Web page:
Please forgive my long-windedness, I have a lot to get of my shoulders.
This self-hatred stayed with me into my teenage years, where it tamed, but morphed into a preoccupation with my own. Fortunately, I had cobbled together a set of high school friends that, with regular conversation and contact, helped me keep a certain degree of normalcy through those years.
That normalcy was shattered when I came to university. I didn't have any friends to lean on, so I found myself alone and isolated. The anguish that lay in the background of my life leaped forward and subdued my mind and heart. Fortunately, I never executed any of them. I still can't decide if it was out of cowardice or laziness.
In school, my grades tanked and my parents were on my case. They noticed something was wrong, but I don't think they ever caught on to what was happening. In the following year, I managed to keep passable grades. However, my depression persisted. There wasn't any major change until I became involved in time management and productivity blogs and websites. Then I began to reflect on how I spent my time and conducted my life up until that point. I came to understand that my life moved forward in peaks and troughs, where my long drawn out periods of depression (troughs) were punctuated by brief periods of contentment and slight elation (peaks). This put the pessimism on happiness I used to have in perspective. After all, what was the point of happiness if it was always the prelude to depression? I also noticed compulsions to avoid stressful work and indulge in meaningless tasks like fiddling with the computer or watching the anime I had been meaning to finish, activities that wouldn't dig a deeper trough. I also observed that during my previous years, I was searching for "the fix," having the girlfriend, the passion, or the healthy social life that would bring about the long-term happiness that eluded me.
With this new knowledge, I concluded that the way out of this would be to better manage my time, keeping my troughs under control and do well in school, being the ideal student I always wanted to be, but was always hindered by my depression. I believed that when I performed better at what mattered to me, my pain would vapourize and all else would fall into place. I viewed depression as a trial everyone had to deal with and overcome, I believed my problem was that I didn't have the skills, tools, or know-how to overcome it.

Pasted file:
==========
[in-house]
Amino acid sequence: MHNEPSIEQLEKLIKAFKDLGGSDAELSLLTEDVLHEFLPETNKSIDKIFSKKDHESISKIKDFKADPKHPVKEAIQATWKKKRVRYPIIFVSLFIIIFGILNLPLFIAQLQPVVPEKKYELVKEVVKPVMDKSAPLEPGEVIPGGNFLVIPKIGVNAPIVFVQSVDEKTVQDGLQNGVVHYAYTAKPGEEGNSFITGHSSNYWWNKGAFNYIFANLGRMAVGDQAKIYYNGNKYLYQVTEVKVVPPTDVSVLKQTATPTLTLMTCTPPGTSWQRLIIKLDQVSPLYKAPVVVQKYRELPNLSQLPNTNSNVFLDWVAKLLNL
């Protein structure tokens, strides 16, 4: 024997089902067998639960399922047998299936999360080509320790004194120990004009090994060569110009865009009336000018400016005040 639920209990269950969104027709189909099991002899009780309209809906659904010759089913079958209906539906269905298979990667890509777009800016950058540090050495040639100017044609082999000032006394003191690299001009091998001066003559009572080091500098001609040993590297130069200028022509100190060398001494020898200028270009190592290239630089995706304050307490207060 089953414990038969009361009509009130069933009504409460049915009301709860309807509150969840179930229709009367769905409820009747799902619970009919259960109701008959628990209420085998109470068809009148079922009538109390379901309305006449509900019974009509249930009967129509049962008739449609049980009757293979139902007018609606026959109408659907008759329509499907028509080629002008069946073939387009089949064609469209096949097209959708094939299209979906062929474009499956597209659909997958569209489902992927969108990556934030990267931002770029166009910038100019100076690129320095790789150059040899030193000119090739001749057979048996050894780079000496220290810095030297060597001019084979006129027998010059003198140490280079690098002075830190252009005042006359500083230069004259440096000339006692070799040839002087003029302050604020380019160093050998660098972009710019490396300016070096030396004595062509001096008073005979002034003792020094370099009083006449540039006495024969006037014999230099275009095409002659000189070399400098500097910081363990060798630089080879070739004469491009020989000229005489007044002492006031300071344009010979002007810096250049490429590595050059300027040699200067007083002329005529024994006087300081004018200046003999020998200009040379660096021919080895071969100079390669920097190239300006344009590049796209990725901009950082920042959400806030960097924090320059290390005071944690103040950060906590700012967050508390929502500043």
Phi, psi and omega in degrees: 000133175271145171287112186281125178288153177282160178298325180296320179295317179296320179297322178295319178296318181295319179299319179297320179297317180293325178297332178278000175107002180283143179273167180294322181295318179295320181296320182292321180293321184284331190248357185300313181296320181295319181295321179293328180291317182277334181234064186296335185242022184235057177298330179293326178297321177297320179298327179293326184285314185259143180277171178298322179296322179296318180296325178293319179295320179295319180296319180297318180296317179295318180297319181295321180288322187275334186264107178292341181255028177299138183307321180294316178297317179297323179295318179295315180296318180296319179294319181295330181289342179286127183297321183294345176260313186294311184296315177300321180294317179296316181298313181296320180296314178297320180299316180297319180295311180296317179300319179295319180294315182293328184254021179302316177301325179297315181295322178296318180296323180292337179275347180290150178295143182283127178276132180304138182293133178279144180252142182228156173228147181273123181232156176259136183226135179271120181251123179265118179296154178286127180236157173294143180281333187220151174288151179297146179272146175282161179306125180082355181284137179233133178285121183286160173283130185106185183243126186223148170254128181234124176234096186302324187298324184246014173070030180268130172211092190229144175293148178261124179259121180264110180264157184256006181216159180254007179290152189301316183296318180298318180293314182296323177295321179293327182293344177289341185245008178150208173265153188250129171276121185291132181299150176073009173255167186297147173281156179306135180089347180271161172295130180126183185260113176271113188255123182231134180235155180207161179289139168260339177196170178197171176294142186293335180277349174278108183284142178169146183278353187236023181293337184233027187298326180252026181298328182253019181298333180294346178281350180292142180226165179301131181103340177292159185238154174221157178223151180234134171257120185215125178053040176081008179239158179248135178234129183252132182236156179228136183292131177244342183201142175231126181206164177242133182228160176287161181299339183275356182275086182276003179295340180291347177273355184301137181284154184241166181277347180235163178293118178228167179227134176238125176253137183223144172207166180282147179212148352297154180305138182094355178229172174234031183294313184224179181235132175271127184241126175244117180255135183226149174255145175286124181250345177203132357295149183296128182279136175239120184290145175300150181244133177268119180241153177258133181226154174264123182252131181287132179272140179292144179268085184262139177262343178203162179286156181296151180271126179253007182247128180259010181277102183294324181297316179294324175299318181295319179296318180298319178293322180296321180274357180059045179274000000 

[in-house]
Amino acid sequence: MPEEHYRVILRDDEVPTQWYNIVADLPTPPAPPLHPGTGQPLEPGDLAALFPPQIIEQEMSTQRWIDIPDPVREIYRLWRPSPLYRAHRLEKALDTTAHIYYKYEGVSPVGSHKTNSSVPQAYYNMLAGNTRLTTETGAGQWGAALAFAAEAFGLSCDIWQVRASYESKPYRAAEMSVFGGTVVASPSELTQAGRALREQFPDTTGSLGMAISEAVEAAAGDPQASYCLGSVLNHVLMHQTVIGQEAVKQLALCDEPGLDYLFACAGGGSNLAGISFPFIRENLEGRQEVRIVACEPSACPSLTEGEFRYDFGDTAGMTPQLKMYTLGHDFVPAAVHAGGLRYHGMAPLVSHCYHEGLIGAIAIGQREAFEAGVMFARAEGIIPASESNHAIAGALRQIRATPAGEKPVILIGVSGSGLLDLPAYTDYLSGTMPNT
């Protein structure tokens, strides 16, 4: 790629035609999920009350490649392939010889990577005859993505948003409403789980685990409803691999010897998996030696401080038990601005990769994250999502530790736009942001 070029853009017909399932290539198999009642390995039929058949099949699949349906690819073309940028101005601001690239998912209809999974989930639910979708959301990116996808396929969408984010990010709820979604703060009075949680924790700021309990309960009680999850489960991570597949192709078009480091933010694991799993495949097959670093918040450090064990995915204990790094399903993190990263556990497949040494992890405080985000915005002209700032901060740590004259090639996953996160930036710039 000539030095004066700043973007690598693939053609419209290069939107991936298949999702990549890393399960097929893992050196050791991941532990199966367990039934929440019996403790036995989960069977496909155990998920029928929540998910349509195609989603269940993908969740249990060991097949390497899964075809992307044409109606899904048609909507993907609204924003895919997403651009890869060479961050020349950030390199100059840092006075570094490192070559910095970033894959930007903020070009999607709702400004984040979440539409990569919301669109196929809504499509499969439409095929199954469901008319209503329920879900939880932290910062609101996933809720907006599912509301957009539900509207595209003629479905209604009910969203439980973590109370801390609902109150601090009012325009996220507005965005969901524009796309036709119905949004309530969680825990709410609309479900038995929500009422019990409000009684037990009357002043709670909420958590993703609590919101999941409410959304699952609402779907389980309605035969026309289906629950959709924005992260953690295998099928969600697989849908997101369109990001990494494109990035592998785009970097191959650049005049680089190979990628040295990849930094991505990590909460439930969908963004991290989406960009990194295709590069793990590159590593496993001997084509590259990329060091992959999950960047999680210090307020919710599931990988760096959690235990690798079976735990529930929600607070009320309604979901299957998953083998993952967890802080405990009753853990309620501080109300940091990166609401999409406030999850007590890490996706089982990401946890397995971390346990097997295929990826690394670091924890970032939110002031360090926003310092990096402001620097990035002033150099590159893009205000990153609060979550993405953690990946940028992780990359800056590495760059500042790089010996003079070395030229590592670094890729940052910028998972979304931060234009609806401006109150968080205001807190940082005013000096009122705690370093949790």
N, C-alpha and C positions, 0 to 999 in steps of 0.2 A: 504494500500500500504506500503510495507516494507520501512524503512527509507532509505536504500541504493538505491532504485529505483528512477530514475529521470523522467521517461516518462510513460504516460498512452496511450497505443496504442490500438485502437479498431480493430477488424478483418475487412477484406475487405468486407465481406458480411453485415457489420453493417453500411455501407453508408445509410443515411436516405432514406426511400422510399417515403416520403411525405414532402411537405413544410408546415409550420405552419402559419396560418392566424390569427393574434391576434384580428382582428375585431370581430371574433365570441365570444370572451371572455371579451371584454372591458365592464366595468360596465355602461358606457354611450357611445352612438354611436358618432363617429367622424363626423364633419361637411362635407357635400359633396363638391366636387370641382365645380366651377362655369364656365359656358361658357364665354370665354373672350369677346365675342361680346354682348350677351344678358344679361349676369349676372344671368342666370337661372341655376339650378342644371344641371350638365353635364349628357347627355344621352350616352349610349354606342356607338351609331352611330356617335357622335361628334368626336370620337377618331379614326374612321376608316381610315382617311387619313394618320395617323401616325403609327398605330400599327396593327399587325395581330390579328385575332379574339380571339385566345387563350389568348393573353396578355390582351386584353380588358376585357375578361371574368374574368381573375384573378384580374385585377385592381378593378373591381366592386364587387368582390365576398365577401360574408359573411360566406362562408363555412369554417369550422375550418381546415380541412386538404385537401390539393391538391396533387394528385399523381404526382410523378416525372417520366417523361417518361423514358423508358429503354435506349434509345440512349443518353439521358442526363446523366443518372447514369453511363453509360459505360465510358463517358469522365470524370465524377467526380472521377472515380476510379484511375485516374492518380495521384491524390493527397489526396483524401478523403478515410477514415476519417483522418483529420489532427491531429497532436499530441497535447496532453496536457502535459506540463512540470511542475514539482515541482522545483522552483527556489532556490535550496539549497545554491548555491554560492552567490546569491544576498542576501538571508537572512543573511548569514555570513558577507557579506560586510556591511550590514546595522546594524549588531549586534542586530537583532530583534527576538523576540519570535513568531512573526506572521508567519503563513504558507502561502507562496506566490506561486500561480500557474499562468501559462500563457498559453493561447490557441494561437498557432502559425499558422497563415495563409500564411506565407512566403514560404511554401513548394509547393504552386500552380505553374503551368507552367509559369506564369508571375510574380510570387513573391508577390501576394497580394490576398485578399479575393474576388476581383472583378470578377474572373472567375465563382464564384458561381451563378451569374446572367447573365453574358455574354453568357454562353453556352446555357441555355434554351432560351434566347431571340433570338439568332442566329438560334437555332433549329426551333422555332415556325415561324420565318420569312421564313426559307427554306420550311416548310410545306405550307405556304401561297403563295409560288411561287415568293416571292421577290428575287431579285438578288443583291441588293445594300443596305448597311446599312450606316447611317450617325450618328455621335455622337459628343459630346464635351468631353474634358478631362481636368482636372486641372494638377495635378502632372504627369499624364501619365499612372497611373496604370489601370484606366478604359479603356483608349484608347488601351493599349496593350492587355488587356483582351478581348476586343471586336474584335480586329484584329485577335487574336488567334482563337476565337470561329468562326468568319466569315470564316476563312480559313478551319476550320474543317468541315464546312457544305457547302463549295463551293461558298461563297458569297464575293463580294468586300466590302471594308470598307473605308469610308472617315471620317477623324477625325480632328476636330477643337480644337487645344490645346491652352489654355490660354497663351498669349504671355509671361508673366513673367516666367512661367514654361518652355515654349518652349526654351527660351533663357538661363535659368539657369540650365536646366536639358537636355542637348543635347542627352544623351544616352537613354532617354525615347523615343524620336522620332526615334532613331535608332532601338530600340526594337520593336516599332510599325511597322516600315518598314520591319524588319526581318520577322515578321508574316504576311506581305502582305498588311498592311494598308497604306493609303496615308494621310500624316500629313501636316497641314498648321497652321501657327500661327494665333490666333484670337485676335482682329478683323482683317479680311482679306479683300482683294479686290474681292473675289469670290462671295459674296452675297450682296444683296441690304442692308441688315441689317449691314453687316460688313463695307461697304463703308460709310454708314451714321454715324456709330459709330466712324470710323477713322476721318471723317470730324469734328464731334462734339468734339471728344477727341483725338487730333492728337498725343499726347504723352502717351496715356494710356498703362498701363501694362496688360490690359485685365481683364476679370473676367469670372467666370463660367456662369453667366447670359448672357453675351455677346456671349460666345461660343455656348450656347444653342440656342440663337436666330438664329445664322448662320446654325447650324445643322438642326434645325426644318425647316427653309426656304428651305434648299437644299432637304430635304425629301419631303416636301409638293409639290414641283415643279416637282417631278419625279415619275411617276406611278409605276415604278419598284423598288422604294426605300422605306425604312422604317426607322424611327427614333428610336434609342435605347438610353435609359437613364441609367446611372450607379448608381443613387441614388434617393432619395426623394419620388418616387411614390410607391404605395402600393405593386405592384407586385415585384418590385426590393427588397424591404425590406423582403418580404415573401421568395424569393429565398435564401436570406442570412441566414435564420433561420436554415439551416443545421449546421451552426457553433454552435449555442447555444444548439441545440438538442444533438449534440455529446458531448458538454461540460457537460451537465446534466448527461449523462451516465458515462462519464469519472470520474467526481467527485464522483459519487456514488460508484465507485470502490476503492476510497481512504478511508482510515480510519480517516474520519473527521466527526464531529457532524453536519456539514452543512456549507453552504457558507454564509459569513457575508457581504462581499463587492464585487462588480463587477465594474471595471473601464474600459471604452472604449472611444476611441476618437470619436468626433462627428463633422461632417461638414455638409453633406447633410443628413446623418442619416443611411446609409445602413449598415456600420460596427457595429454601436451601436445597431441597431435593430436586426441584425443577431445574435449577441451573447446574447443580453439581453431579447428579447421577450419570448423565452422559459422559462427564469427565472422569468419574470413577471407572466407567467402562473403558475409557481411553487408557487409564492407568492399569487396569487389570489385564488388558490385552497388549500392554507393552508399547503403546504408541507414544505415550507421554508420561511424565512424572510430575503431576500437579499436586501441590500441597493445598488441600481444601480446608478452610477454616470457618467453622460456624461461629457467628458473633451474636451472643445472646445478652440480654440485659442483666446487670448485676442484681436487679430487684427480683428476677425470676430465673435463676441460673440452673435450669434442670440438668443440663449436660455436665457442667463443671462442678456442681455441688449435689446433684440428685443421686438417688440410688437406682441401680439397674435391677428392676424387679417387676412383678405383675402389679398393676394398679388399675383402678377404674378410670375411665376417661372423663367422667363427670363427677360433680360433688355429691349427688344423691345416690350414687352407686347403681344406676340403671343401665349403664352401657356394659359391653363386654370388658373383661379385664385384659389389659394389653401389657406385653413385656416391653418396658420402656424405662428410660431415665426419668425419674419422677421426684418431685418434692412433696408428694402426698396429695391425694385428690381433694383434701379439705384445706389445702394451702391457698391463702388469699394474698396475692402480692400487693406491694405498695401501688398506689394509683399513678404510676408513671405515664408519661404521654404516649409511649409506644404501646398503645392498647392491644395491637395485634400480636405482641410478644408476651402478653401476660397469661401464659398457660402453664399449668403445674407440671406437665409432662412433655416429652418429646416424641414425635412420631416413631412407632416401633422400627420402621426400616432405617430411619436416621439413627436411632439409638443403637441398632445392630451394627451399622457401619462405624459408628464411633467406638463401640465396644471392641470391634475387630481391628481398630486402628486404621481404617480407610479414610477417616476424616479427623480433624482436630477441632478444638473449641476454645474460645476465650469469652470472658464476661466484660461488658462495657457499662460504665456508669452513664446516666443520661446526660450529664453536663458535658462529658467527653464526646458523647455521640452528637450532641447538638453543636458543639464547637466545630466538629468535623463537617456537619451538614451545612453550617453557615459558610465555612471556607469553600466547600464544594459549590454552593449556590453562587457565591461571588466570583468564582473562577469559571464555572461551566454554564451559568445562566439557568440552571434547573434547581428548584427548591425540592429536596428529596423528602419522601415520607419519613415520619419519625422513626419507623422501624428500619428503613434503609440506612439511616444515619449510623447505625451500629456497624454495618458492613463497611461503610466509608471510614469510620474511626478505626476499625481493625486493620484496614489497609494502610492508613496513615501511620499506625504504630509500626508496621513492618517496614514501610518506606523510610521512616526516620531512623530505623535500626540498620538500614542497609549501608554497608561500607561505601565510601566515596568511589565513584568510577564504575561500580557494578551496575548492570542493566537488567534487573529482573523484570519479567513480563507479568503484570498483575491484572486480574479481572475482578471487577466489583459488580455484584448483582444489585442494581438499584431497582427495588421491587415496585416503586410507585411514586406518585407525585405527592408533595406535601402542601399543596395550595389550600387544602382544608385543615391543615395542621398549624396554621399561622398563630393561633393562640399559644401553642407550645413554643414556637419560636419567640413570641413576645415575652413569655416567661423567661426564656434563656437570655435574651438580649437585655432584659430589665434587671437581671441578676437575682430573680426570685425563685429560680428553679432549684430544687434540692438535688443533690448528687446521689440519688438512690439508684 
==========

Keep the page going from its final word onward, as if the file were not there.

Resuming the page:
After my realizations, my grades improved and I felt happier, but my life was still bound by peaks and troughs. No matter how happy I would get, a period of depression, no matter how mild, was ahead. I continued to live my live like this until recently.
A few weeks ago, I was managing well through a particularly demanding exam period, until my suicidal thoughts returned with a vigour they hadn't had in years. I panicked. I didn't know what to do with myself. I spent idle time completely tense, compulsively biting my lower lip as I worried. After days of this, I contacted my university's student counselling service and arranged an appointment. After the preliminary evaluation over the phone, the gentleman I was talking to suspected I had chronic depression, and arranged a face-to-face appointment for mid-January.
The phone call made me feel like I am on the right path, that talking to an expert was the right step. But recently, I feel myself sinking in another trough. Thoughts of and misery are beginning to overtake me. I feel that I am alone and vulnerable until my appointment in mid-January. My back is against the wall and I can't run away by reaching for a quick fix, distracting myself, or just focusing on my work. I now know none of that will save me. The reality of my depression is staring me in the face. I'm so scared, I don't know what's going to happen or what I'll do with myself.
What do I do?
I am sorry but we can't discuss suicide on this forum. Thanks for understanding. Hugs, Karen
Post Edited By Moderator (getting by) : 12/25/2010 10:01:21 AM (GMT-7)